Federal authorities indicted shipping giant FedEx late last week, alleging that the company knowingly helped online pharmacies ship illegal drugs to U.S. residents.

Prosecutors say that law enforcement officials gave FedEx lists of illegal pharmacies more than once. But in a written response to the charges, FedEx said it repeatedly asked for such information and never received it.

The company said it couldn’t realistically make sure that the contents of the 10 million packages it ships a day are legal.

“[T]he government is suggesting that FedEx assume criminal responsibility for the legality of the contents of the millions of packages that we pick up and deliver every day. We are a transportation company – we are not law enforcement. We have no interest in violating the privacy of our customers,” wrote Patrick Fitzgerald, the company’s senior vice president marketing and communications.

But the indictment also quotes internal company emails saying that FedEx set up a stricter billing policy specifically for online pharmacies to make sure that the company wouldn’t be left with unpaid bills if the pharmacies were shut down by law enforcement.

“Many of these companies operate outside federal and state regulations over the sale of controlled drugs, which require diagnosis and prescription by a licensed physician," the company’s managing director of sales wrote in a company email explaining the billing policy, according to the indictment. "Drugs purchased from these sites may be diluted or counterfeit. Several sites have been shut down by the government without warning or simply disappeared leaving large balances owing to FedEx.”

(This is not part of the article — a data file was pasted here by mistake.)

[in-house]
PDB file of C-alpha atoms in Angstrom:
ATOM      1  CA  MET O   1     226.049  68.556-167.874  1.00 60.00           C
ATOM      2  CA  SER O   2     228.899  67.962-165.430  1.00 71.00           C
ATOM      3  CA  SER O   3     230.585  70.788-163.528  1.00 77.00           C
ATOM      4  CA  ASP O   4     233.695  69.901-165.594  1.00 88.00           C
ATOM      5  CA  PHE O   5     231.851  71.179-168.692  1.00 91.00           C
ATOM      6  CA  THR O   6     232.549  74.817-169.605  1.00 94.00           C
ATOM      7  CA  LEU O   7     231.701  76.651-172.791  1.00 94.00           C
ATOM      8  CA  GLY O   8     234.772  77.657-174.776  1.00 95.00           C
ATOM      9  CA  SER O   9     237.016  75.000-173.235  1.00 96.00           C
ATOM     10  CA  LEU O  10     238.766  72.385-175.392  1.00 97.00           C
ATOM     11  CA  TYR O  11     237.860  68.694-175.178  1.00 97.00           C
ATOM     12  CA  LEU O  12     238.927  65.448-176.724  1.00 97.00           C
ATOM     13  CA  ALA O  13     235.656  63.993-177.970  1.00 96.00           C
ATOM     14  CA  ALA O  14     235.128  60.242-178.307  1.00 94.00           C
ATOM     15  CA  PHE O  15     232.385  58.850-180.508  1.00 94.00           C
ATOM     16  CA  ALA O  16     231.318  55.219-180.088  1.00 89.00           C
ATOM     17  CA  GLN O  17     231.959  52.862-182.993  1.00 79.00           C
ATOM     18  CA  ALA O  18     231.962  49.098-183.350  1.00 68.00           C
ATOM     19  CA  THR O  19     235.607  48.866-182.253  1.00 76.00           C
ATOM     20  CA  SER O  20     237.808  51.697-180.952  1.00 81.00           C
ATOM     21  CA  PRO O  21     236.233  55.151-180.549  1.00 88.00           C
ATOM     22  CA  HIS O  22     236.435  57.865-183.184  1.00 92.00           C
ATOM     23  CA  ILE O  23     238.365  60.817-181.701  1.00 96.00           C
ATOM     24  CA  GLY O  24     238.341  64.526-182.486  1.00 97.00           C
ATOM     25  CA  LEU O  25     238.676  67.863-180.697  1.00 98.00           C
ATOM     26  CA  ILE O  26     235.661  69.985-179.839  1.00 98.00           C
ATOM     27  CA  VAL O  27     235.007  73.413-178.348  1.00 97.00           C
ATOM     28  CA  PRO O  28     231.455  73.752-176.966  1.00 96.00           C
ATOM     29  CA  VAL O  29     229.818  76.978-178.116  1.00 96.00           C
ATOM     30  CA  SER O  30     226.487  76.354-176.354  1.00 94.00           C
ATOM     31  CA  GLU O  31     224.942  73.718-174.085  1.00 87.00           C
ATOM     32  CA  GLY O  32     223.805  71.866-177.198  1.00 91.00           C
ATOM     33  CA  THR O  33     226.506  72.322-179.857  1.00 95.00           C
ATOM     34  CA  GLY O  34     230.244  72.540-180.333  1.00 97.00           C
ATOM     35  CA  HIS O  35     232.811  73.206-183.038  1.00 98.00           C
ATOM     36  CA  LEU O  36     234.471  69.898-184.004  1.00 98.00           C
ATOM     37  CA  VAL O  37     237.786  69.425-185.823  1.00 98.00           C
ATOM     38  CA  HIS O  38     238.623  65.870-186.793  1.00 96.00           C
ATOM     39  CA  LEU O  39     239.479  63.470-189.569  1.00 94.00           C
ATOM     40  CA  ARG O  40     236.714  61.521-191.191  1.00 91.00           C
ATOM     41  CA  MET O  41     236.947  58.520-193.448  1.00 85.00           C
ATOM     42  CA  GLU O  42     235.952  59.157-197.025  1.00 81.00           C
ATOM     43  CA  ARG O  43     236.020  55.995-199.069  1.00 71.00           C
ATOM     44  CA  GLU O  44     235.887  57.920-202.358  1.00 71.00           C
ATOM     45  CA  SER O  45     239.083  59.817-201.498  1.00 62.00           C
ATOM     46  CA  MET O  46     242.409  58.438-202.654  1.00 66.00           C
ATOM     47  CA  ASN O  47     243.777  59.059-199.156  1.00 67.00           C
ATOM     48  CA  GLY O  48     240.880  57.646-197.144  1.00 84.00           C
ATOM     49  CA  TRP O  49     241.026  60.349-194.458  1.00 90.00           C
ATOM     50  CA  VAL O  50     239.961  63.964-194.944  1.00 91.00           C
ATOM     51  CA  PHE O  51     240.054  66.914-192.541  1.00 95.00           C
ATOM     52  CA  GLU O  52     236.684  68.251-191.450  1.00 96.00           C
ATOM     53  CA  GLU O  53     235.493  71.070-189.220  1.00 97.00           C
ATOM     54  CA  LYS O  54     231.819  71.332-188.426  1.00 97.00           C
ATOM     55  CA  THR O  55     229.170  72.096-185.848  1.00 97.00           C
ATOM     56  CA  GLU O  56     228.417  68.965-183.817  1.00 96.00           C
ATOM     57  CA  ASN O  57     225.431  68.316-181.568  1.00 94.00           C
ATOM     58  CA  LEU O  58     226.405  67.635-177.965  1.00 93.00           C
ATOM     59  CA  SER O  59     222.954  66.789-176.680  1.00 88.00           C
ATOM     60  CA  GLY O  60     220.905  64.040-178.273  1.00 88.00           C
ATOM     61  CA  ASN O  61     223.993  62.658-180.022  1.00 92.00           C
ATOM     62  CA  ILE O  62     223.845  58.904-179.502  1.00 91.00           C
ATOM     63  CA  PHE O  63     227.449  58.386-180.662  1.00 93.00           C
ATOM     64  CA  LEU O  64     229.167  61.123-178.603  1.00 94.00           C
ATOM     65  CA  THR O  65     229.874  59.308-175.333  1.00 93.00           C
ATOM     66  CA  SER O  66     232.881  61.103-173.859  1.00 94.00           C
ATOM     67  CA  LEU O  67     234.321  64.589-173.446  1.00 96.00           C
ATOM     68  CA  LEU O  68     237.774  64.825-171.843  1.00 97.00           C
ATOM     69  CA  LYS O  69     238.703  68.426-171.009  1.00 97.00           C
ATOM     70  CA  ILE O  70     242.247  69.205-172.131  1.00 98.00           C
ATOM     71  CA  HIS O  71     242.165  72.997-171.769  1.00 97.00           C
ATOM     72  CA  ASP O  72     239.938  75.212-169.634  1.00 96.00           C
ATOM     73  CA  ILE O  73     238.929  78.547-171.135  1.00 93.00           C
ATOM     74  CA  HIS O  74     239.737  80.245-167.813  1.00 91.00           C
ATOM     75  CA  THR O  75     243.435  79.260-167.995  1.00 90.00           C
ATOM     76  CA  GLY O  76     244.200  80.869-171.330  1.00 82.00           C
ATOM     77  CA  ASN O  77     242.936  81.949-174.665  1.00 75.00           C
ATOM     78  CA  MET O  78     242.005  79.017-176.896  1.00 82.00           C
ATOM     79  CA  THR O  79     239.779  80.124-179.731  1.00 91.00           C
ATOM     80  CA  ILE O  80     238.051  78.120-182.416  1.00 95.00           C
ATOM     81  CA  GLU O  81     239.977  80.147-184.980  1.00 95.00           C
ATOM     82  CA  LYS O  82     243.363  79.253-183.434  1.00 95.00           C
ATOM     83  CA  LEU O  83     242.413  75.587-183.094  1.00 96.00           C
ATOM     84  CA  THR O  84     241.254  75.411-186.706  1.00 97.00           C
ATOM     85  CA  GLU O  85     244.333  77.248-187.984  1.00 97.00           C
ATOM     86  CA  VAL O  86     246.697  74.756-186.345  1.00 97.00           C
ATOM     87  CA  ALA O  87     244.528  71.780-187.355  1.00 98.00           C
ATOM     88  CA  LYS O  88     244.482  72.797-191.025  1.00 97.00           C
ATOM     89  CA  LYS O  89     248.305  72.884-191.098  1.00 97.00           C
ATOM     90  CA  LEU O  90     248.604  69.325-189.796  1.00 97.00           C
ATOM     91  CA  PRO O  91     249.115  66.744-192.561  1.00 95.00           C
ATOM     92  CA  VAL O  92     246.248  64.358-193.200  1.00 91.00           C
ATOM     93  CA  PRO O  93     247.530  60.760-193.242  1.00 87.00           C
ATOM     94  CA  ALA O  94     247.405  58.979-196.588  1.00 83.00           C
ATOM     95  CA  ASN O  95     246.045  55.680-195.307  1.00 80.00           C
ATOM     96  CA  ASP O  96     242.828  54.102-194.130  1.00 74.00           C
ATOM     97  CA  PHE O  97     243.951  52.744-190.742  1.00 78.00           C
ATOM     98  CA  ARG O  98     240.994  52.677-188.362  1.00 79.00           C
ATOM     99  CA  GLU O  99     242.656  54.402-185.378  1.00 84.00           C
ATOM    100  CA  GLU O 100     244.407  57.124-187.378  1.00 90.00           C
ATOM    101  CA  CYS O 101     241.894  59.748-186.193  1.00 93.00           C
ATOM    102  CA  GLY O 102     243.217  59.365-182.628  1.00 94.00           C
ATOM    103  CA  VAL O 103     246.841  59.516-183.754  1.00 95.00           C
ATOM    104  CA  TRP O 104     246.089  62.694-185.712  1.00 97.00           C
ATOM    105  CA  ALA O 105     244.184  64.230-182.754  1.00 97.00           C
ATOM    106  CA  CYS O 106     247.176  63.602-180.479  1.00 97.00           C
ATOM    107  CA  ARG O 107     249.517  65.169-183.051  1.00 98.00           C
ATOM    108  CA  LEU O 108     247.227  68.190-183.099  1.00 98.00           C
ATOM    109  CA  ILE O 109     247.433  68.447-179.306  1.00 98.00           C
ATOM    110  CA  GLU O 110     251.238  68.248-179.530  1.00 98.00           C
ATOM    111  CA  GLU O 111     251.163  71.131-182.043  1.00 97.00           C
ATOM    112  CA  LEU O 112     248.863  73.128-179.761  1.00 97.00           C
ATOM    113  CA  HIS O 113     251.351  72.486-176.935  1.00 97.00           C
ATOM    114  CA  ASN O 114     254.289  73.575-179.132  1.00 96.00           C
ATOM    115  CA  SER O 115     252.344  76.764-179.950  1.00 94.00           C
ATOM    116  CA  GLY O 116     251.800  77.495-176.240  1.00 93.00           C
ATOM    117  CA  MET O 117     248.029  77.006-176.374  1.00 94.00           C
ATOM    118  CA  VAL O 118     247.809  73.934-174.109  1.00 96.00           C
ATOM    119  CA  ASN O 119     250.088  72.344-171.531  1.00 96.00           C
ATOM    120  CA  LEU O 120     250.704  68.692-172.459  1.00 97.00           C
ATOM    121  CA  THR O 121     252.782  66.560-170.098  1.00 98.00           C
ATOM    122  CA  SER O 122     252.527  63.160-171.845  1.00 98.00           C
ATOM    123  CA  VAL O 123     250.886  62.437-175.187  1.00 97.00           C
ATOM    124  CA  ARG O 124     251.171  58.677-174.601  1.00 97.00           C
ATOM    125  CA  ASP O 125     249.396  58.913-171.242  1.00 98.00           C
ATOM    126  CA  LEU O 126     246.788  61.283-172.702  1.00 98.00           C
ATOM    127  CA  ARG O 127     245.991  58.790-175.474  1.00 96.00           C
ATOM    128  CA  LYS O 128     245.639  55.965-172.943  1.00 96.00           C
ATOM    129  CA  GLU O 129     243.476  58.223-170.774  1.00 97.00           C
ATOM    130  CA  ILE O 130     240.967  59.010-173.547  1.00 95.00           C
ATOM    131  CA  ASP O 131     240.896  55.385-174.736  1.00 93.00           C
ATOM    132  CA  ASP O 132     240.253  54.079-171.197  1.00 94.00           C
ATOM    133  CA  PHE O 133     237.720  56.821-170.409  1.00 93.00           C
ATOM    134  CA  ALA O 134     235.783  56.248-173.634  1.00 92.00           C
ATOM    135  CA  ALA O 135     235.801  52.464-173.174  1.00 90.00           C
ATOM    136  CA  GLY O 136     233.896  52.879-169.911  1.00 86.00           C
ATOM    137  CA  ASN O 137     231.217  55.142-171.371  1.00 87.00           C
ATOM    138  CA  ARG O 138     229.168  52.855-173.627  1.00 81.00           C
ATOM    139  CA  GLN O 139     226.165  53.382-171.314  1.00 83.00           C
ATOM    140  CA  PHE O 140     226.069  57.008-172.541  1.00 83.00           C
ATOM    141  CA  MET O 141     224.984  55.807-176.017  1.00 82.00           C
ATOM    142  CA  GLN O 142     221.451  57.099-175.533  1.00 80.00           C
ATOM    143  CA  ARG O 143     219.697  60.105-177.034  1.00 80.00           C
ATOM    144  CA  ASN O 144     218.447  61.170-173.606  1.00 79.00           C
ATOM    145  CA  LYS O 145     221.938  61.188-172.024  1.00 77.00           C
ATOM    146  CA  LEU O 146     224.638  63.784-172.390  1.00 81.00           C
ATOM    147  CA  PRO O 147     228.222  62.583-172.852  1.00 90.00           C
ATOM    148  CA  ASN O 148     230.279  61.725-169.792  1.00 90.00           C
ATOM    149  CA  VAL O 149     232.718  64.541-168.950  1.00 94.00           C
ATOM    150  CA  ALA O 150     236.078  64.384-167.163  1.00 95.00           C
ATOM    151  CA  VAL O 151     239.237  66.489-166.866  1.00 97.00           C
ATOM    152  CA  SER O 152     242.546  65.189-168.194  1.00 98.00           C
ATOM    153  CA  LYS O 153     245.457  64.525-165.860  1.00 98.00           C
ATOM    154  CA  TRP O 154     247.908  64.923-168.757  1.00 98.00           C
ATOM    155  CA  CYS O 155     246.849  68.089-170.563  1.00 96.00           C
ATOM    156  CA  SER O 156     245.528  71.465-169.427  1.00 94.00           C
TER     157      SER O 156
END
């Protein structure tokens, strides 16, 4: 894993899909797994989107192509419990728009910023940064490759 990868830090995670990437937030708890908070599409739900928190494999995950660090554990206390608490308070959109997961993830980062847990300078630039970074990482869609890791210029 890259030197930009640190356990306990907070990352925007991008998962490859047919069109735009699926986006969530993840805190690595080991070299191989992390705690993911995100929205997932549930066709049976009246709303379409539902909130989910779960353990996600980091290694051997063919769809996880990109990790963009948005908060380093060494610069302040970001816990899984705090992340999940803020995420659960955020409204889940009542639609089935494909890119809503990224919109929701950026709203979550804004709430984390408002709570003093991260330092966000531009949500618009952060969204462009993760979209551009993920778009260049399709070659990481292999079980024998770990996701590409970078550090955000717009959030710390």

FedEx has done at least $820 million in business with the pharmacies, according to the indictment. If found guilty, it could be fined as much as $1.6 billion.

After facing similar charges in 2013, UPS agreed to pay a $40 million fine and take steps to stop online pharmacies from shipping illegal drugs.

Read More: Why Americans Take So Many Prescription Drugs »

What Makes an Online Pharmacy Illegal?

Pharmacies can legally ship many prescription drugs. But they must have a physical location in the United States and require a valid prescription from a doctor who has consulted with the patient face-to-face.

Illegal online pharmacies don’t require prescriptions, making it possible for people to buy powerful drugs like Vicodin and oxycodone for recreational use. In some cases, they sell mislabeled drugs as well as drugs that have been banned in the U.S.

But because many operate from outside the U.S., it’s difficult for law enforcement to shut them down directly.

Illegal online pharmacies have flourished since the early days of the Internet and continue to do upwards of $13 million in business each year.

The online pharmacies appeal to customers with dramatically lower drug prices than those of licensed pharmacies. And their advertising accounts for the bulk of the spam email sent out every day, according to Stefan Savage, an expert in spam and computer crime at the University of California, San Diego.

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Some customers use the pharmacies to acquire drugs for recreational use. But others seek medications they genuinely need but cannot afford due to lack of insurance coverage, according to Nektarios Leontiadis, a Carnegie Mellon University doctoral student in engineering and public policy who has researched Internet pharmacies.

Drugs to treat chronic conditions, such as cardiac and psychiatric disorders, are disproportionately stocked at illegal pharmacies, Leontiadis found in a 2013 survey of their inventories.  

Buyers may not know they’re breaking the law buying from the pharmacies.

“If you believe what you read on their websites you might believe you are not doing something illegal,” Leontiadis said.

Resources: FDA Guide to Buying Drugs Legally Online